So when you are more comfortable and want to be in control of your aperture and depth of field, then aperture priority is a good choice. (My camera stays in aperture priority a lot of the time).
So turning your dial to “A” or “Av” will allow you to set manually your depth of field, how much of your background will be in focus and your camera will set the best matching shutter speed for you to achieve this. Letting you increase or decrease the focus on the background of your image details, as well as letting your have both in focus if this is what your choose.
To increase your depth of field and allow more of your image to be in focus, you need to make sure that you change your aperture to a larger number, this will create a smaller aperture hole. To decrease your depth of field, and which will cause some of the objects in your image to be out of focus, you would set your aperture to a smaller number, which will create a larger aperture hole.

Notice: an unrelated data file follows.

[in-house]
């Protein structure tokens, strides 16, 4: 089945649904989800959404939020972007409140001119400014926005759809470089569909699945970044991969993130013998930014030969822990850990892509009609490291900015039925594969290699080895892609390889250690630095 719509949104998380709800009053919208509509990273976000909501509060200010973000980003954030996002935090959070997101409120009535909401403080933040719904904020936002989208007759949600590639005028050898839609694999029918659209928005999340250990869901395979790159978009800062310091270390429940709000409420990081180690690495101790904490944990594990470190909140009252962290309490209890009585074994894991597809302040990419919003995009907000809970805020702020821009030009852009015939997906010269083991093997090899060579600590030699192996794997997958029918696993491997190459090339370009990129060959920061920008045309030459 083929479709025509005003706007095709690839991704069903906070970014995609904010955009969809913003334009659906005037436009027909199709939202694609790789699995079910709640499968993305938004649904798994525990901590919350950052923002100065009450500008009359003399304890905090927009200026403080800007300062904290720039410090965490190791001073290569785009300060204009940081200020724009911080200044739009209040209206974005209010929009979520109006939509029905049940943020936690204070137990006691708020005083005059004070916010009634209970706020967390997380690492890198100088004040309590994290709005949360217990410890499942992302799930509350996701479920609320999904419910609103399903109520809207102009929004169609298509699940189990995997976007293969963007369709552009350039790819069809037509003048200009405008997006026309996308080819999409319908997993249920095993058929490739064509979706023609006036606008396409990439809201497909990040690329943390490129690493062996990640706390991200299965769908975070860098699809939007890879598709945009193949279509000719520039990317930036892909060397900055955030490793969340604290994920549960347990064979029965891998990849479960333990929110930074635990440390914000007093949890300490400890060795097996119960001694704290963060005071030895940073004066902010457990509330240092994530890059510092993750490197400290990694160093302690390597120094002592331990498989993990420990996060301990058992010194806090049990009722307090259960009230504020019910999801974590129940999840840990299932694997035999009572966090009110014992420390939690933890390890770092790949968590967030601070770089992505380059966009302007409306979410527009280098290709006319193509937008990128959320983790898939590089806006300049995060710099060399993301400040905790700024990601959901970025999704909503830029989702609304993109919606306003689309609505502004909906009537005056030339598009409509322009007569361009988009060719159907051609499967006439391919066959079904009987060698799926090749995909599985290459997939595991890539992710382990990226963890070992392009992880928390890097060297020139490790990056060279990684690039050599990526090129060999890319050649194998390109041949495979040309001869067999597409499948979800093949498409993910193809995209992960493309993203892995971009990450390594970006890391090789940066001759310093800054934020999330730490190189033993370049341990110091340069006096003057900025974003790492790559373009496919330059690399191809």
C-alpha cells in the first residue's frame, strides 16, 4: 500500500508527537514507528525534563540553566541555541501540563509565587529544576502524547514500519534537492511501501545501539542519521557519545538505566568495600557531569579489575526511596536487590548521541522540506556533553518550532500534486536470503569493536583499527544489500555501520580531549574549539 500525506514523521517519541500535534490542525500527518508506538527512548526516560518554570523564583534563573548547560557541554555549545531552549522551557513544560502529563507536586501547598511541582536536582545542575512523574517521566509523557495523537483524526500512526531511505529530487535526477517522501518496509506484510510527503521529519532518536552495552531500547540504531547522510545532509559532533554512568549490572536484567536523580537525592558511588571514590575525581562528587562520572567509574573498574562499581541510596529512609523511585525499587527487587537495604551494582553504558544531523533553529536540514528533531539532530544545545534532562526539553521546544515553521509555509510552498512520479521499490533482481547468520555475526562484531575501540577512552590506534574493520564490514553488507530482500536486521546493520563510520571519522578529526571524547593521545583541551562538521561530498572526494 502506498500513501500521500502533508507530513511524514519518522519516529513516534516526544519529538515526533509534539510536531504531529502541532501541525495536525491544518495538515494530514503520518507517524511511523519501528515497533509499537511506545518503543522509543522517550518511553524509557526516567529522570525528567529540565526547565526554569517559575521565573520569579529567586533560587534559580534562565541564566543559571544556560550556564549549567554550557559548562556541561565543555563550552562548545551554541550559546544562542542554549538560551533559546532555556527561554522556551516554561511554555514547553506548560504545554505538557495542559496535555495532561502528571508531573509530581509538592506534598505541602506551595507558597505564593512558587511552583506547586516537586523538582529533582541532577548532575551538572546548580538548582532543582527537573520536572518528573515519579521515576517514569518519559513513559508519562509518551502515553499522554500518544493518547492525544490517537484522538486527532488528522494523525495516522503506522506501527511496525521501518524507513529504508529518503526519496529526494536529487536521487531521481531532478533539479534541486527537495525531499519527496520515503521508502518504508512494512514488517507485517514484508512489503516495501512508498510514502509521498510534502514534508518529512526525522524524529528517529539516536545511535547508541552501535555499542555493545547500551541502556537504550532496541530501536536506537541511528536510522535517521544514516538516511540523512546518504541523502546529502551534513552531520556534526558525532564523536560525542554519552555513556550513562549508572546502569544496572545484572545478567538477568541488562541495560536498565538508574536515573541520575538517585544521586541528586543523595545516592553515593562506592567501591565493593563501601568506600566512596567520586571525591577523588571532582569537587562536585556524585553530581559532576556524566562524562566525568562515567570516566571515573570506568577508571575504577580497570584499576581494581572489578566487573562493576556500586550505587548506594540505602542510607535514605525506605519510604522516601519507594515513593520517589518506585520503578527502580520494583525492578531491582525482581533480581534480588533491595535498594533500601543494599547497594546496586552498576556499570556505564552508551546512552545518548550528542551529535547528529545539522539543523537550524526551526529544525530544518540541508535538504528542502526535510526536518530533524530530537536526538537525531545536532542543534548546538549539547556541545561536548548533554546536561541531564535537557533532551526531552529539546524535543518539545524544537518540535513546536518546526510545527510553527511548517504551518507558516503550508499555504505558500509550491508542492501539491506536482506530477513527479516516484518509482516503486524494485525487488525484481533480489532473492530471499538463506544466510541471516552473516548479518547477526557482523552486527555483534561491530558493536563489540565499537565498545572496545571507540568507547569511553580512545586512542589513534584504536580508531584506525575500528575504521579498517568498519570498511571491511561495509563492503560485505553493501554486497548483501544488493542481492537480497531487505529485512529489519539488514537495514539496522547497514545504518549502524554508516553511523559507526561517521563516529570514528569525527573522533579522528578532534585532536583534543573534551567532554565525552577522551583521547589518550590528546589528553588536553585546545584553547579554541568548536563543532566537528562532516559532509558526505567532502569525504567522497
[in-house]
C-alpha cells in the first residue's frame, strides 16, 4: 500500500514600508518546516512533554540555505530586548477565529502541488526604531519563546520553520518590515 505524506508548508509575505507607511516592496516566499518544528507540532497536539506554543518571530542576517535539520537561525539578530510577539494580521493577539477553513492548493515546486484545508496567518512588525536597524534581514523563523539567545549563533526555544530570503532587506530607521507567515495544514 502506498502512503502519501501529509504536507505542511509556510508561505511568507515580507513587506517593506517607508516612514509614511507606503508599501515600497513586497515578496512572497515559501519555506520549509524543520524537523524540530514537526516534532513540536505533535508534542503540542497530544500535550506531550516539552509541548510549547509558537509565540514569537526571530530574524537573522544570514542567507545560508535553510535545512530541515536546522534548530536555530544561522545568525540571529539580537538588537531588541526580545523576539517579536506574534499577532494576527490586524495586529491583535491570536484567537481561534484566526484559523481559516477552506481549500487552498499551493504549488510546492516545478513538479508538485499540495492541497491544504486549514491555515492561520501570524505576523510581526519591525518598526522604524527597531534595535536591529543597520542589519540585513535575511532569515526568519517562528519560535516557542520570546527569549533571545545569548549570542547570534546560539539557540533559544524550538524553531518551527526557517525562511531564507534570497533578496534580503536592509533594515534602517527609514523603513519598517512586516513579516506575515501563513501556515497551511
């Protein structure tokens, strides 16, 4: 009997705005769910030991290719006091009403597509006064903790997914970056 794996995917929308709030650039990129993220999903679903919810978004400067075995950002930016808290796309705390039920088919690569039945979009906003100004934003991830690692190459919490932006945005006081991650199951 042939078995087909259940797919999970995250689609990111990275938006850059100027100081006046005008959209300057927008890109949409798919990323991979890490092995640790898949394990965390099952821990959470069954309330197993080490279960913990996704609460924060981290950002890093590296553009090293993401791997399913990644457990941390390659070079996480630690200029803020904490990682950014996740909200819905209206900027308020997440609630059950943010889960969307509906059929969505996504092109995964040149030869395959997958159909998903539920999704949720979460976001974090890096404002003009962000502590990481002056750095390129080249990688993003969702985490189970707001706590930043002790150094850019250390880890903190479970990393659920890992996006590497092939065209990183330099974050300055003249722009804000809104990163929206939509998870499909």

A small tip
- The bigger the aperture number the smaller the opening in the lens, the greater depth of field
- The smaller the aperture number the larger the opening in the lens, the smaller depth of field
Take a look at the following chart to help you understand the differences.
Shutter Priority Mode “S” or “Tv”
This mode, depending on the make of your camera, can be shown as either “S” or “Tv”. Tv being short for timed value.
So moving your dial to “S” or “Tv” is the opposite of aperture priority in that you decide if you want a fast or a slower shutter speed and the camera will choose the best aperture for that shot. You can use this for stop-action or blurred motion shots. If you slow down the shutter speed on a moving subject you can blur the action, showing the motion in the photograph.
Using both the aperture and shutter priority modes will allow you to move out of the box, so to speak, and experiment, and become more creative with what you can capture with your camera.